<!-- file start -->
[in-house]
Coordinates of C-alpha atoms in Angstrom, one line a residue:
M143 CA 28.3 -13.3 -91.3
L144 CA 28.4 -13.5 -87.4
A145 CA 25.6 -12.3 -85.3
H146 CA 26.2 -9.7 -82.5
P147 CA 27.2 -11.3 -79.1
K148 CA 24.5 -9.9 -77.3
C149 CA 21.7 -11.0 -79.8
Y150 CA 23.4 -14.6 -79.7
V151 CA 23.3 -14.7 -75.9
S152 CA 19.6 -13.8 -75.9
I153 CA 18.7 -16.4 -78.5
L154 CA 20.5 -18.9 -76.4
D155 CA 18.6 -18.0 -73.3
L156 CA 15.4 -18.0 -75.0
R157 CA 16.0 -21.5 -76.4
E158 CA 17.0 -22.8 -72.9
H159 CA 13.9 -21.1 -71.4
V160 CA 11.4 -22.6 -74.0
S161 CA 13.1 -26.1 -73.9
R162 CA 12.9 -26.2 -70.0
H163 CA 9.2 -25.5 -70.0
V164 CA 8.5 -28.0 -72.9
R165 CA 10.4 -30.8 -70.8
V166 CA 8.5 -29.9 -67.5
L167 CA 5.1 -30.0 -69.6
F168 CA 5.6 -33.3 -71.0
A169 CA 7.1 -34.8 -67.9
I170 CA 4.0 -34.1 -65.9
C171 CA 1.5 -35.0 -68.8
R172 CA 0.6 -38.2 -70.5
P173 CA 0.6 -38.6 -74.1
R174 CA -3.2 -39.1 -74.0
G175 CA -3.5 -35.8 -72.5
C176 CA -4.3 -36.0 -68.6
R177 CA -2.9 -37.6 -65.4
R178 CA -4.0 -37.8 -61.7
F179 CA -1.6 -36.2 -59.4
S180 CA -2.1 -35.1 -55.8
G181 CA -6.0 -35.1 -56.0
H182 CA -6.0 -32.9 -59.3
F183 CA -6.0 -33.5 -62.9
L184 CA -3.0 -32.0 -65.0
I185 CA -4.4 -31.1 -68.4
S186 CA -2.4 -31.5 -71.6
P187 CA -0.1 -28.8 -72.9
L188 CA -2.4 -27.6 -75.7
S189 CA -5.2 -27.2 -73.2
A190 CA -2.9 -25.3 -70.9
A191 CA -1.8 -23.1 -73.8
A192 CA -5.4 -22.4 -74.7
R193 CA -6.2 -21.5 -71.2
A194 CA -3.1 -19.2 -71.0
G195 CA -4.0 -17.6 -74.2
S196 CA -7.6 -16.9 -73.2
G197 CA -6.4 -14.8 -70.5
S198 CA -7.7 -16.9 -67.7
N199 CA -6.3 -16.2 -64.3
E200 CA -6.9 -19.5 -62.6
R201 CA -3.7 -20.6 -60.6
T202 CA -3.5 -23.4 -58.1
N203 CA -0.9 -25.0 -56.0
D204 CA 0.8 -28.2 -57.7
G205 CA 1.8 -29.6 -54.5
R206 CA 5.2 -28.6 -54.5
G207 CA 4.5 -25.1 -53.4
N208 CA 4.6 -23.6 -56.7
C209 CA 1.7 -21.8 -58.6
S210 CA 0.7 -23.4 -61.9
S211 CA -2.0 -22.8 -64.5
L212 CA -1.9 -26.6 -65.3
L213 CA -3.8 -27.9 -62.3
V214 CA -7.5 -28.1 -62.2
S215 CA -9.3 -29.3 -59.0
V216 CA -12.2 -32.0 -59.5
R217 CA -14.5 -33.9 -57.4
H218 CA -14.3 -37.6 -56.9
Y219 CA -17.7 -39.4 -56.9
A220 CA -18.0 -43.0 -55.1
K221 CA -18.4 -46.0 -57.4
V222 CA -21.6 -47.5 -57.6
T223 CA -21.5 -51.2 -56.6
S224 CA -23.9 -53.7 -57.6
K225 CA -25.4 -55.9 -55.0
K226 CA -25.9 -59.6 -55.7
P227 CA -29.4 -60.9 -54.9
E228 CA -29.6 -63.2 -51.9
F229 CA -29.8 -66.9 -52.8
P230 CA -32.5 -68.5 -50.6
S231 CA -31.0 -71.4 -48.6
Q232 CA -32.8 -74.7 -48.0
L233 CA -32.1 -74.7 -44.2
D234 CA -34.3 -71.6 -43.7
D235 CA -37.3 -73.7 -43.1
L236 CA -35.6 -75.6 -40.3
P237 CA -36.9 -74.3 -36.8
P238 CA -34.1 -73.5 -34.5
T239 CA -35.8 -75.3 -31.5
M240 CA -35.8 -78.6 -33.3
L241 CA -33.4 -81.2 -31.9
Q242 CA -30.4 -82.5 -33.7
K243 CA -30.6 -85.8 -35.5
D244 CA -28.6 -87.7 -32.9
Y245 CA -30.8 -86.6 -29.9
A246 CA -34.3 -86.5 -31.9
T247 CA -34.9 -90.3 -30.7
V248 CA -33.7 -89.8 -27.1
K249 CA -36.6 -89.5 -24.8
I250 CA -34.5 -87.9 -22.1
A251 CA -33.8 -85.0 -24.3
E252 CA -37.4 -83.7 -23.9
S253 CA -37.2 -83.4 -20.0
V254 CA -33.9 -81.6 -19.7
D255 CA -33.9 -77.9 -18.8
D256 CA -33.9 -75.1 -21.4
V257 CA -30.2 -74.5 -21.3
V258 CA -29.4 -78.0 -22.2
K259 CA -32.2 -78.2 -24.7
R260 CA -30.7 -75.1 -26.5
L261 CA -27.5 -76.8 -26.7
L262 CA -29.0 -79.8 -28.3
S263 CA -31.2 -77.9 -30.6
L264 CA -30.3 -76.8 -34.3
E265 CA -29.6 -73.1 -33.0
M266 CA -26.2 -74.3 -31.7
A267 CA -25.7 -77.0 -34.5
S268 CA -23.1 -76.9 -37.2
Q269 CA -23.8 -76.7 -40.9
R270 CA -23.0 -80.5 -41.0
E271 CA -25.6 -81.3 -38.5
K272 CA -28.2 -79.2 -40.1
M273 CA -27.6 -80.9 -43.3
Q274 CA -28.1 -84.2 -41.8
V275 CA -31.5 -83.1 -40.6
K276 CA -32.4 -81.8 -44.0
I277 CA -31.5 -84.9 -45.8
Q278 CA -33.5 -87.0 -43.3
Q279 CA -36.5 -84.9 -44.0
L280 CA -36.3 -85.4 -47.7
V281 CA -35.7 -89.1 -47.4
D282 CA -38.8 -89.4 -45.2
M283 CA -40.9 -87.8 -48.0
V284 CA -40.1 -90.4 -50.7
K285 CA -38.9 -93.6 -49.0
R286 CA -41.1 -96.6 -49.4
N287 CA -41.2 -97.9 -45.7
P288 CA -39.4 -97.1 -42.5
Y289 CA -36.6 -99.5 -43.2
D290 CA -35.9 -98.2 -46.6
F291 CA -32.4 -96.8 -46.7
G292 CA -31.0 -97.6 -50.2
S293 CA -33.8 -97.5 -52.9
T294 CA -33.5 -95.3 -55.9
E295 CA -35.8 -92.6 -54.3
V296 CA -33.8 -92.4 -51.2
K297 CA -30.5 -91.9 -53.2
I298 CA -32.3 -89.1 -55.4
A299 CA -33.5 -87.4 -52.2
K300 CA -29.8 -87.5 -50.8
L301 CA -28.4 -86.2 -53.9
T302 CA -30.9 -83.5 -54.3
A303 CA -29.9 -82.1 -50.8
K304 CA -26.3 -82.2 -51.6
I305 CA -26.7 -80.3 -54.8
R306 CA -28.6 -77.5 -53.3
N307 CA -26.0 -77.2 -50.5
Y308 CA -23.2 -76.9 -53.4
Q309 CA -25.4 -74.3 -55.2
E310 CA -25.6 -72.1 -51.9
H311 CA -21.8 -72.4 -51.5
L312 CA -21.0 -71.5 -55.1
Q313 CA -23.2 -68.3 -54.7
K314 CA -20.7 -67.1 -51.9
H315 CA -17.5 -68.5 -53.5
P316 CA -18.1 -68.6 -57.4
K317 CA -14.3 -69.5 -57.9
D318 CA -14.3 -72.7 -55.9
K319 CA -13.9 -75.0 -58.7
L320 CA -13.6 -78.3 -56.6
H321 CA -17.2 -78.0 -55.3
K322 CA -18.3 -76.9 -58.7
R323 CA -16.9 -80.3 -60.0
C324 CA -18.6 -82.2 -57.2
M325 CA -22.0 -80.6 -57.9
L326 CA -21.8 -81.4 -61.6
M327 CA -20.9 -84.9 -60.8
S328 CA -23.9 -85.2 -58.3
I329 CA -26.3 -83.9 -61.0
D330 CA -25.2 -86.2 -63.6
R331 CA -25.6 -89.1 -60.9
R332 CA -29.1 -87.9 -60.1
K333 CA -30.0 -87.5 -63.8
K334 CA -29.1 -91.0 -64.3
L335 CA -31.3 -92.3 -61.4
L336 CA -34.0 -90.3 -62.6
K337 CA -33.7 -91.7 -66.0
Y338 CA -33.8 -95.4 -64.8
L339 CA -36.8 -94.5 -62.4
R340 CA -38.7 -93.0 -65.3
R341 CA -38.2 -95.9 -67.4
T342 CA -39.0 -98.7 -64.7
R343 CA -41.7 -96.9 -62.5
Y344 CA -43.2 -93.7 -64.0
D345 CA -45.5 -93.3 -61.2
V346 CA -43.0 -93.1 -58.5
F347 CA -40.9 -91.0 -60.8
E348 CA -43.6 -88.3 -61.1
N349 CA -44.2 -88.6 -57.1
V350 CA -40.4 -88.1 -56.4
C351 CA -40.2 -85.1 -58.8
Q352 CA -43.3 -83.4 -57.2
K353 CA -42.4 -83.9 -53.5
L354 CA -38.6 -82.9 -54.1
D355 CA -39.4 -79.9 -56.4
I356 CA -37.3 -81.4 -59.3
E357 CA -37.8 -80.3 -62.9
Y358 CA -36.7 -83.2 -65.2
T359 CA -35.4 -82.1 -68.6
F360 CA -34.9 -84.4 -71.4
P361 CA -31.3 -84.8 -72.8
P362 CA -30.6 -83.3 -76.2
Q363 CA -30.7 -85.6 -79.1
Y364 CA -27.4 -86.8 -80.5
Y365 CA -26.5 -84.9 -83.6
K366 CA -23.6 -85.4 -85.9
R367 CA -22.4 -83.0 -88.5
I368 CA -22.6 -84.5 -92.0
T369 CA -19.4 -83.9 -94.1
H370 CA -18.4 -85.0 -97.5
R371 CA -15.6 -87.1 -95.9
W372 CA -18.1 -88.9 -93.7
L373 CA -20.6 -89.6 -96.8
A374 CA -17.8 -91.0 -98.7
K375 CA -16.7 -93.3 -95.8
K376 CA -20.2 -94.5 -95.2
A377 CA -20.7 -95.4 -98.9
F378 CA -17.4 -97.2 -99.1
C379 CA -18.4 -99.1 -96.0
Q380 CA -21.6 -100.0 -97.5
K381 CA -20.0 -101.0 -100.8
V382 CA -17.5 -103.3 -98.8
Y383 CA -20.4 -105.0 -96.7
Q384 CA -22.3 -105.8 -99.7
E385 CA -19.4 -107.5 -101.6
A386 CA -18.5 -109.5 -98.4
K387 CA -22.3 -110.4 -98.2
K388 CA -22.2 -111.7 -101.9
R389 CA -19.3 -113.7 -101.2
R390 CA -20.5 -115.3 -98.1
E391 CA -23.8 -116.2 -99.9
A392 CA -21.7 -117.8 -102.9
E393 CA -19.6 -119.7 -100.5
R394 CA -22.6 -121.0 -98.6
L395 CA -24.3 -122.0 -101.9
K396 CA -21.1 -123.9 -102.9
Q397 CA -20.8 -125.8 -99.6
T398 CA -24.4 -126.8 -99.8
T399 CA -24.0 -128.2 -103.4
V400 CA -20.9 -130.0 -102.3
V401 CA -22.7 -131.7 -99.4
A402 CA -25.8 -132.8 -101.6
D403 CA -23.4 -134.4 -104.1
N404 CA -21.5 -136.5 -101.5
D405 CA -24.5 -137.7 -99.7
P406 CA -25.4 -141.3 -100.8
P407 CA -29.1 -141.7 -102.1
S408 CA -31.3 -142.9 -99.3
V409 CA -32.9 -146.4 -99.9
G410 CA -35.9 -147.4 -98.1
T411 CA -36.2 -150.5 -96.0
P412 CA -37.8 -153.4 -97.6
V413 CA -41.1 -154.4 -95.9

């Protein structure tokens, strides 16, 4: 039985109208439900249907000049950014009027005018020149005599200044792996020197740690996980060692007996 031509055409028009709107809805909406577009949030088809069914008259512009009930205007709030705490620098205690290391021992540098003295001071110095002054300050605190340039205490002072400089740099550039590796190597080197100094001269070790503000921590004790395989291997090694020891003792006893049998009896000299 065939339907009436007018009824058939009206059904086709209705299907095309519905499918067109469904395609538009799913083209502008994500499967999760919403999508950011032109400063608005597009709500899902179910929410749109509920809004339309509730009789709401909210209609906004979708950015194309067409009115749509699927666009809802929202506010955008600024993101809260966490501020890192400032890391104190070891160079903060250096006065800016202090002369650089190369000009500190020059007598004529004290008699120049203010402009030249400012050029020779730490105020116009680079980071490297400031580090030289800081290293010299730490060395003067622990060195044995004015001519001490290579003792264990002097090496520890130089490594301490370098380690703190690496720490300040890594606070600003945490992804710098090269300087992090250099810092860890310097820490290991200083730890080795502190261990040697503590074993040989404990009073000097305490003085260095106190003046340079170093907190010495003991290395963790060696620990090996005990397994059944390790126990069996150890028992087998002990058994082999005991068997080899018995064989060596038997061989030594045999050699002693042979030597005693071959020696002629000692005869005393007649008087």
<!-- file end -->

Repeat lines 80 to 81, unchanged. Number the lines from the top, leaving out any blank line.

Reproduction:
A220 CA -18.0 -43.0 -55.1
K221 CA -18.4 -46.0 -57.4